Some hours later I have just realised that I had "hydrodynamic", "homogenises" and "aesthetics" all in the same sentence. Obviously I was sleepwalking and snacking on a thesaurus.
The epoxy compound is only used below the waterline. It is purely functional, it reduces hydrodynamic drag and it reduces and homogenises hull generated noise, aesthetics are not a factor.
Attempting to predict the ultimate shape of the hull and rolling the shell plating so that welding induced distortion is eliminated would probably be theoretically possible but almost certainly outside any cost budget.
It wasn't only the non slip floor coatings that burned and gave off toxic fumes, it was mattresses, bedding, even the sailors clothing was polyester so it burned and melted onto the skin. Horrible.
Performance of a modern warship can be fairly spectacular. Again I was told by someone who would know that HMS Broadsword would accelerate from 0 to 30mph faster than a sports car. I always assumed this was an MG Midget type sports car, not a 7 litre AC Cobra type of sports car!! Certainly being on a launch alongside when she did a standing start sprint, was very impressive.
Modern destroyers should not be confused with destroyers of a bye gone age. For instance a modern T45 destroyer displaces over 7,000 tonnes and are about 500' stem to stern. An early "V" class destroyer laid down in 1916 was about 1190 tons and 300 feet long. To provide an effective escort for the modern fast battleships in WW2 the "L" and "M" class were built. They displaced around 2,000 tons and were 360 feet stem to stern.
Even HMS Queen Elizabeth had visible between frame and longitudinal panel warping at the time of her launch
Pauls addition is interesting and provides an alternative perspective.
One of the reasons that weight is important is the increase in electronics and cabling in modern ships. An attempt to reduce "top weight" by the use of light alloy superstructure proved to be a dead end. The T21 class frigates had light alloy everything above the weatherdeck, and it was realised fairly early on when the first of class (Amazon) had a fire when fitting out, the al. alloy structure just burn't away. Sadly this came home to roost in the Falklands. The superstructure of later ships, is of fairly light gauge steel. Interestingly (well I thought so!!) the paint scheme is very important to prevent rust. It's not just a case of slapping on another coat of battleship grey!
I was only involved with two classes of ship, T21 and T22. They both used constant frame and longitudinal spacing (36" x 24" for T21 and 600mm x 1000mm for T22). The variations required to comply with longitudinal strength were achieved by varying the shell thickness as required.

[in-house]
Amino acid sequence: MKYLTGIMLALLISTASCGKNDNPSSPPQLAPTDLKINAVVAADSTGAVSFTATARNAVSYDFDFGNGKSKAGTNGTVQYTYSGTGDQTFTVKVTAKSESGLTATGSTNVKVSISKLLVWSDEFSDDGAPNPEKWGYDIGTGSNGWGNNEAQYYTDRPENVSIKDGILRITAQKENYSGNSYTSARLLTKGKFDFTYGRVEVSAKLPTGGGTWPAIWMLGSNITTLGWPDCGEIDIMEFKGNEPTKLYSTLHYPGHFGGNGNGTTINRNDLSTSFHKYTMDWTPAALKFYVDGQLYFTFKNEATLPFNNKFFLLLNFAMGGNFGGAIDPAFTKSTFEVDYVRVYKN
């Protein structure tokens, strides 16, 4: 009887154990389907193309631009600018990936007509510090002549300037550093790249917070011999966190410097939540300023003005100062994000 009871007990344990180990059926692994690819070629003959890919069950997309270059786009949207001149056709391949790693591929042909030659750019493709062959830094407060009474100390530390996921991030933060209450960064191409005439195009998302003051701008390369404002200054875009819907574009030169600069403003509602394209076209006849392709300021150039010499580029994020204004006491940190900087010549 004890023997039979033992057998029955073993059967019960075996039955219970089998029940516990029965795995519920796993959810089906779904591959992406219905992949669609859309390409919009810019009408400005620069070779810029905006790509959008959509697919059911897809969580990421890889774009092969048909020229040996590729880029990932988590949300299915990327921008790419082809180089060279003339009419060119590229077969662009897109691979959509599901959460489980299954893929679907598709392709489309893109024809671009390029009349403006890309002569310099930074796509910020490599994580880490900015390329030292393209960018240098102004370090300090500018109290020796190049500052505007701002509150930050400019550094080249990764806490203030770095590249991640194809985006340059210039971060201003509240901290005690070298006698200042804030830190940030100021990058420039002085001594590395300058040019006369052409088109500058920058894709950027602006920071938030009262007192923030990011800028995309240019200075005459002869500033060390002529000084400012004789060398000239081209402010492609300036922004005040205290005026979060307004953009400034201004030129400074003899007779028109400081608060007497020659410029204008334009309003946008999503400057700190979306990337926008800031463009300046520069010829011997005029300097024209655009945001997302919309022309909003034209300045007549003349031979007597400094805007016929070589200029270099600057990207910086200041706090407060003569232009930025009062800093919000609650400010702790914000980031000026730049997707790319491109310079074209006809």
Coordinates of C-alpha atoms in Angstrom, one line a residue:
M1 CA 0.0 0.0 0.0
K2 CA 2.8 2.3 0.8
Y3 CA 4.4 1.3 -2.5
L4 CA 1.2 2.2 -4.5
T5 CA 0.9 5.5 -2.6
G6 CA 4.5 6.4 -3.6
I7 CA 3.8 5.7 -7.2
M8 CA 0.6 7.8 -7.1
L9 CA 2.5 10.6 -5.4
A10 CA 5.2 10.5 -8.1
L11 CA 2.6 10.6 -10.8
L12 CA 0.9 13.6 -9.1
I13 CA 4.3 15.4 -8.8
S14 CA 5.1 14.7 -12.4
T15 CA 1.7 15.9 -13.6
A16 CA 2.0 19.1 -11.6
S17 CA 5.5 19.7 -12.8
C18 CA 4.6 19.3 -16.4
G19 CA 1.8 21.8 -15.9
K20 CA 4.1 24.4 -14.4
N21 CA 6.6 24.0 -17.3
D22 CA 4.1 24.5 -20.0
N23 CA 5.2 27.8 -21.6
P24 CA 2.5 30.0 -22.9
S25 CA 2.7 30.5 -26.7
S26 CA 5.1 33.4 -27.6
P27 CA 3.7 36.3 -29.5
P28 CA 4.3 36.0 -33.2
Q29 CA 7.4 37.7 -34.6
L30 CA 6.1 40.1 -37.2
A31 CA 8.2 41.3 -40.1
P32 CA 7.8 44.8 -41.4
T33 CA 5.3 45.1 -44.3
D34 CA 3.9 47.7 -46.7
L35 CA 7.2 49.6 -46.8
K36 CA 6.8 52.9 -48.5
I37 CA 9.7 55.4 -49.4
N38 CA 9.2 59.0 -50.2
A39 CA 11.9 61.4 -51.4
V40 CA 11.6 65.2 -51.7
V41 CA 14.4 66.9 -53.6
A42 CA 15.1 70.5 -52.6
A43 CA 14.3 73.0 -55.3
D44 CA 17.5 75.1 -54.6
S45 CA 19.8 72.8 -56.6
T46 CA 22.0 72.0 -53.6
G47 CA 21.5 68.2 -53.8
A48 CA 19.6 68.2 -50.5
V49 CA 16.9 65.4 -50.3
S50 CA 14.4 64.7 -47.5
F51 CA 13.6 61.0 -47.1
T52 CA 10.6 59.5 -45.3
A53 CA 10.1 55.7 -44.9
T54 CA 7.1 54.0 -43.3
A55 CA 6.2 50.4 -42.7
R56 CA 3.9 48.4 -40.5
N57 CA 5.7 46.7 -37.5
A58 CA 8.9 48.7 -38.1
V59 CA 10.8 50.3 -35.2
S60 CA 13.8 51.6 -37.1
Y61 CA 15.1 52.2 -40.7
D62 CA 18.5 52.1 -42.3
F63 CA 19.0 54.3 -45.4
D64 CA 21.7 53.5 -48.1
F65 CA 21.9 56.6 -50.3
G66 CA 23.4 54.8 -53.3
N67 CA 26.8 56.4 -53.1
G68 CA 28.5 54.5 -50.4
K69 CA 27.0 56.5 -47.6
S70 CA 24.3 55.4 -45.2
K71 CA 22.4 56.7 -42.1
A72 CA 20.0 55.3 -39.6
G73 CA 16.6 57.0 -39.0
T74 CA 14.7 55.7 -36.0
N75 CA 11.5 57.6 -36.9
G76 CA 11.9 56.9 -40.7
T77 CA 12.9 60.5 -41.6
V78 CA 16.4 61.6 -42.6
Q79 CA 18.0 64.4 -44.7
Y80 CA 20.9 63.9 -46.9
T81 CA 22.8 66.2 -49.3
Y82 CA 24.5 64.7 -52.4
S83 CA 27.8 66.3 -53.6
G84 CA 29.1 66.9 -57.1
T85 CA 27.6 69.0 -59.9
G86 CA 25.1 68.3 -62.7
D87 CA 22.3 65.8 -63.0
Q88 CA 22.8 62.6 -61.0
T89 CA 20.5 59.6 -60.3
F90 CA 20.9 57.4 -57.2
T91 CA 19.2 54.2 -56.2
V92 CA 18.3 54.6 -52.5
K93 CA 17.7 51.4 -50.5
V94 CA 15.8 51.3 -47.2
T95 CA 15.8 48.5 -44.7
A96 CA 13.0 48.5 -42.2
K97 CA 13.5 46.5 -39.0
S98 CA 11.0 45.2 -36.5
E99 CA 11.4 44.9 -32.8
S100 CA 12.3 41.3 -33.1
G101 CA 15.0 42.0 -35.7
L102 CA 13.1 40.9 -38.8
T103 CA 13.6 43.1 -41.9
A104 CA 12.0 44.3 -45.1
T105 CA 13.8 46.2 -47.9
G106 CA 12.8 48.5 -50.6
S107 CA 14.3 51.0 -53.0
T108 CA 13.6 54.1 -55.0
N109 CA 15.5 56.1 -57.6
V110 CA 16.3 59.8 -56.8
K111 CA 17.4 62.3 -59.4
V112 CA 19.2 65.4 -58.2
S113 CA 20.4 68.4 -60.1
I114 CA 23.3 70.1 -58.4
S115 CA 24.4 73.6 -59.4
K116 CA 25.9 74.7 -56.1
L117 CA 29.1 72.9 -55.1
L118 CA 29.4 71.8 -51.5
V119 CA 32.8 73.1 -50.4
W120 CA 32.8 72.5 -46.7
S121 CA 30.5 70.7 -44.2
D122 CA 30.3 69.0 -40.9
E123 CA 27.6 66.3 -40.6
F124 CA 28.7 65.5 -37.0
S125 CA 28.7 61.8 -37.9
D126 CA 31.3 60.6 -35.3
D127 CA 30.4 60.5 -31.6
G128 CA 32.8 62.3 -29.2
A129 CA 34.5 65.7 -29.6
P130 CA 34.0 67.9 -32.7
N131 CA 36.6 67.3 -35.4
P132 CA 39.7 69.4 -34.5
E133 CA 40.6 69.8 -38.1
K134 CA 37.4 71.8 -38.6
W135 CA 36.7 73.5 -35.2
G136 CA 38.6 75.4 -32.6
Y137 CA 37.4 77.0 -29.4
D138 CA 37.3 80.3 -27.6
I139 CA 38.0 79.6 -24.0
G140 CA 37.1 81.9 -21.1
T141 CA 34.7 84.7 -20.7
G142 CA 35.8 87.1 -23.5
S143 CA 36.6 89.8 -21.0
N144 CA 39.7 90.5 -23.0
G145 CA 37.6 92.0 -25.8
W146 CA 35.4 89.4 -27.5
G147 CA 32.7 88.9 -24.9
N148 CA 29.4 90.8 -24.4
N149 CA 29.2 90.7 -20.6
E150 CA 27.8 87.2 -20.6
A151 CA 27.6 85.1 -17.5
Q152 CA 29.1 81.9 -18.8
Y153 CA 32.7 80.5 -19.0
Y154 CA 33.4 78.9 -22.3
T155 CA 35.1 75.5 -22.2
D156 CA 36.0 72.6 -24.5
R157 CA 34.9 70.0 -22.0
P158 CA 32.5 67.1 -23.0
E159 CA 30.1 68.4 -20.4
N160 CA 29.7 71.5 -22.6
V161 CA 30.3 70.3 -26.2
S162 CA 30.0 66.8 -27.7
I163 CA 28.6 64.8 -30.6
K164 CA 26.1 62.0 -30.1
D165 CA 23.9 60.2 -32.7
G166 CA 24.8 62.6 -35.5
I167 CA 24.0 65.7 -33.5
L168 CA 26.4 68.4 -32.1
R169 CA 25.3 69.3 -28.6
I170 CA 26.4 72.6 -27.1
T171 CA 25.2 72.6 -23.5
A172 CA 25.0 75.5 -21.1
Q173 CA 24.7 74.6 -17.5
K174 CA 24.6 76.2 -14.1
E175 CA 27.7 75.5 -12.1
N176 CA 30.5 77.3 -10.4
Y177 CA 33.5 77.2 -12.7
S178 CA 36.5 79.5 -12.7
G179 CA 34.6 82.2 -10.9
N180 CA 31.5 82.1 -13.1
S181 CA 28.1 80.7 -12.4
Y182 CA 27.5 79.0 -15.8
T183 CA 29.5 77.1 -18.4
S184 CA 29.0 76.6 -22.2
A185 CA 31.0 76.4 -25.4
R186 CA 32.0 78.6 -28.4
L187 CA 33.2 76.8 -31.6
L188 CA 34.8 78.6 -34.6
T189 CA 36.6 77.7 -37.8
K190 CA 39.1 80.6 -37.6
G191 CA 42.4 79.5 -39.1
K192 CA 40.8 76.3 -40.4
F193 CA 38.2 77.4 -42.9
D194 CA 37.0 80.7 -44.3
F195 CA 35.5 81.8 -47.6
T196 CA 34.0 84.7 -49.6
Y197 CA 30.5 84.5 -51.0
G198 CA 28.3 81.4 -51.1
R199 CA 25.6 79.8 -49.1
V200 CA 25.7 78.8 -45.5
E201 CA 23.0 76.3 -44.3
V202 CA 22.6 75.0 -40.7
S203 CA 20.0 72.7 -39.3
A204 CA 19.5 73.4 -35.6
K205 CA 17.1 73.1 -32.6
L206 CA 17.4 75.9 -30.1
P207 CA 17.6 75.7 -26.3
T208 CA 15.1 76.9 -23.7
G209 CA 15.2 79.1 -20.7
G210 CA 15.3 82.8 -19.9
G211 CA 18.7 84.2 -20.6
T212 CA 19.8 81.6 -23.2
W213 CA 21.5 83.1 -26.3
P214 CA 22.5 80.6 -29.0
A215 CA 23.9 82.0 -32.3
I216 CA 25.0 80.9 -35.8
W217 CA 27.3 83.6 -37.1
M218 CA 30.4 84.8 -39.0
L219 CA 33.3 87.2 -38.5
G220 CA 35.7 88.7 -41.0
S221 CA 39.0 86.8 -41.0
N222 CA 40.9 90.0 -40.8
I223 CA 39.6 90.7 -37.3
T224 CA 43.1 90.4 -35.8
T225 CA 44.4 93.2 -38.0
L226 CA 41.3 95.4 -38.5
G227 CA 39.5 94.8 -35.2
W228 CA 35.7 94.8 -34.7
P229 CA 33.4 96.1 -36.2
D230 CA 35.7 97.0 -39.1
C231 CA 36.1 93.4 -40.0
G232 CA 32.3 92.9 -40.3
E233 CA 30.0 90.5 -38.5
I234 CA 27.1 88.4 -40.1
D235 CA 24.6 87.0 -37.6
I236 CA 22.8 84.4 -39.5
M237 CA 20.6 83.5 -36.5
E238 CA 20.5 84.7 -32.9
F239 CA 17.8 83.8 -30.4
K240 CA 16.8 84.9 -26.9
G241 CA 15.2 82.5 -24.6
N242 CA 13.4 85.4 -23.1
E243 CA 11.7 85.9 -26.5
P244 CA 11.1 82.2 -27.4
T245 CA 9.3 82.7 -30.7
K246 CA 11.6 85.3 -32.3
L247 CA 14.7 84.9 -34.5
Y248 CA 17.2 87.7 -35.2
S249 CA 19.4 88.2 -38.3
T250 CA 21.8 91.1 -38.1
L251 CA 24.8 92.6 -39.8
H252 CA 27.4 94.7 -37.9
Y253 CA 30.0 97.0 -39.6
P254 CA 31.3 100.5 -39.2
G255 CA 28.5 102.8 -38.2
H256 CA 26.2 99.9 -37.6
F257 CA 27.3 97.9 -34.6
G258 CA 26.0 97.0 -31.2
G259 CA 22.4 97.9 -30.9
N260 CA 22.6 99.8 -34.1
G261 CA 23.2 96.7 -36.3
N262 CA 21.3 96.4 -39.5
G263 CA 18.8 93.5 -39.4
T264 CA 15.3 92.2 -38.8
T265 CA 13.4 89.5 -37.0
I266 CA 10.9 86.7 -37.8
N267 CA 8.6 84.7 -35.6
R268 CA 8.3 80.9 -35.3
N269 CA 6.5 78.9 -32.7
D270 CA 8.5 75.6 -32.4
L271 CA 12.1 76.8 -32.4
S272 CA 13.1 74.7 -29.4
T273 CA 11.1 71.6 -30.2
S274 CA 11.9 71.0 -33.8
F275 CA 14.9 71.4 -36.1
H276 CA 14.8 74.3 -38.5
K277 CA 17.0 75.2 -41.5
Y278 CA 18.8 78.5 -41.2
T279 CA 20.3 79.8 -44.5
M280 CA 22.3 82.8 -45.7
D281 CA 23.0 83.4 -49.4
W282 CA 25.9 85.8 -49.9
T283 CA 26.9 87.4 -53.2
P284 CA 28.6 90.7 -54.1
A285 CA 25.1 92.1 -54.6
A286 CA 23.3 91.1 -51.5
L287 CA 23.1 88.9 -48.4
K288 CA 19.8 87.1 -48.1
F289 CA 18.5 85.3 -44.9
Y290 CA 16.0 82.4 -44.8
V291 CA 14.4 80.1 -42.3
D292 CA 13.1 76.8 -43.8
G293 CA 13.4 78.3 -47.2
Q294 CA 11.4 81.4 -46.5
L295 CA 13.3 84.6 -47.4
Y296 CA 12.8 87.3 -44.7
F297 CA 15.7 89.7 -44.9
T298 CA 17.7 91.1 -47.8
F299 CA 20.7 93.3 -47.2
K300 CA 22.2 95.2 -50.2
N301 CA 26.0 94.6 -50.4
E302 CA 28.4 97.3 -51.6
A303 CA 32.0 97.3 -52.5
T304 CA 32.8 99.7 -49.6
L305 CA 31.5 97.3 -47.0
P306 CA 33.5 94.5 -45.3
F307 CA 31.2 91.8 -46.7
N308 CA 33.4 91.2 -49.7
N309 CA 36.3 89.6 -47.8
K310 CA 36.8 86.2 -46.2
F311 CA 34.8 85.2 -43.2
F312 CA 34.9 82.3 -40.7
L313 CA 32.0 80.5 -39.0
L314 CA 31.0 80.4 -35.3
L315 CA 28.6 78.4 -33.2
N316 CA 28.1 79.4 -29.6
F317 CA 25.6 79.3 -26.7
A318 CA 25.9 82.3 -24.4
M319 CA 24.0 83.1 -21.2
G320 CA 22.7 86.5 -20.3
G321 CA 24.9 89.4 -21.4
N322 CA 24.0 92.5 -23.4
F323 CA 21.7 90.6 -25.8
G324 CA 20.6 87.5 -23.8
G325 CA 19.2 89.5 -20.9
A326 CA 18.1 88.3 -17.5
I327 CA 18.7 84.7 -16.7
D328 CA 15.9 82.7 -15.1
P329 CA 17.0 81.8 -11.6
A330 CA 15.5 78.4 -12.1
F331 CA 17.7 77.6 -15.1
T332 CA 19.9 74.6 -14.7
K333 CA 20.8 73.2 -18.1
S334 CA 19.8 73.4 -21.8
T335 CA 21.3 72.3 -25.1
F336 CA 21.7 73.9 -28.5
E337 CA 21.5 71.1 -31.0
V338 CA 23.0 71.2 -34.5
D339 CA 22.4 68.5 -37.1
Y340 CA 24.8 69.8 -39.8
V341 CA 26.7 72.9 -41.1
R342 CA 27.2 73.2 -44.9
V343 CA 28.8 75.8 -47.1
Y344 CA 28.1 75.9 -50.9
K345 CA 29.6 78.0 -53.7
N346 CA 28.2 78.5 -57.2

Its caused by the welding on the 'inside" of the shell. There are frames and/or bulkheads at approximately 1 metre intervals along the length of the hull, and longitudinals at approximately every 600mm going from the sharp end to the blunt end. These cause "panels" all over the external surface of the ship. When the welding happens the "panels"are pulled in by the action of the welding, causing the distortion mentioned. The distortion varies but can be up to about 10mm. The welding of the frames and longitudinals to the ships shell (the outer plating visble from the outside of the ship, is continuous. Shell plating thickness varies considerably from a maximum at the deck edge and the "turn of the bilge" amidships to a minimum towards the bow and stern. I was told by someone who would know that about seven tonnes of epoxy filler is used to smooth out the hull on your average frigate, this improves performance and reduces the hull generated noise.
Ady1 is right about the weight, considerable care is taken to ensure that weight is minimised. Not to sure about the "...big speedboats with guns", though!!
Hope this helps
|Thread: Recommended suppliers and services|
For an Australian perspective, Ausee Tools are good, as are LPG Toolmakers, Eccentric Engineering & E.J. Winter. RS Australia are surprising, free shipping!! CTC Tooling in Hong Kong have been excellent, their delivery times have improved recently as well.
In Adelaide most of my metal comes from either Surman Metals for cast iron and gunmetal or Bohler Uddeholm for specific grades of steel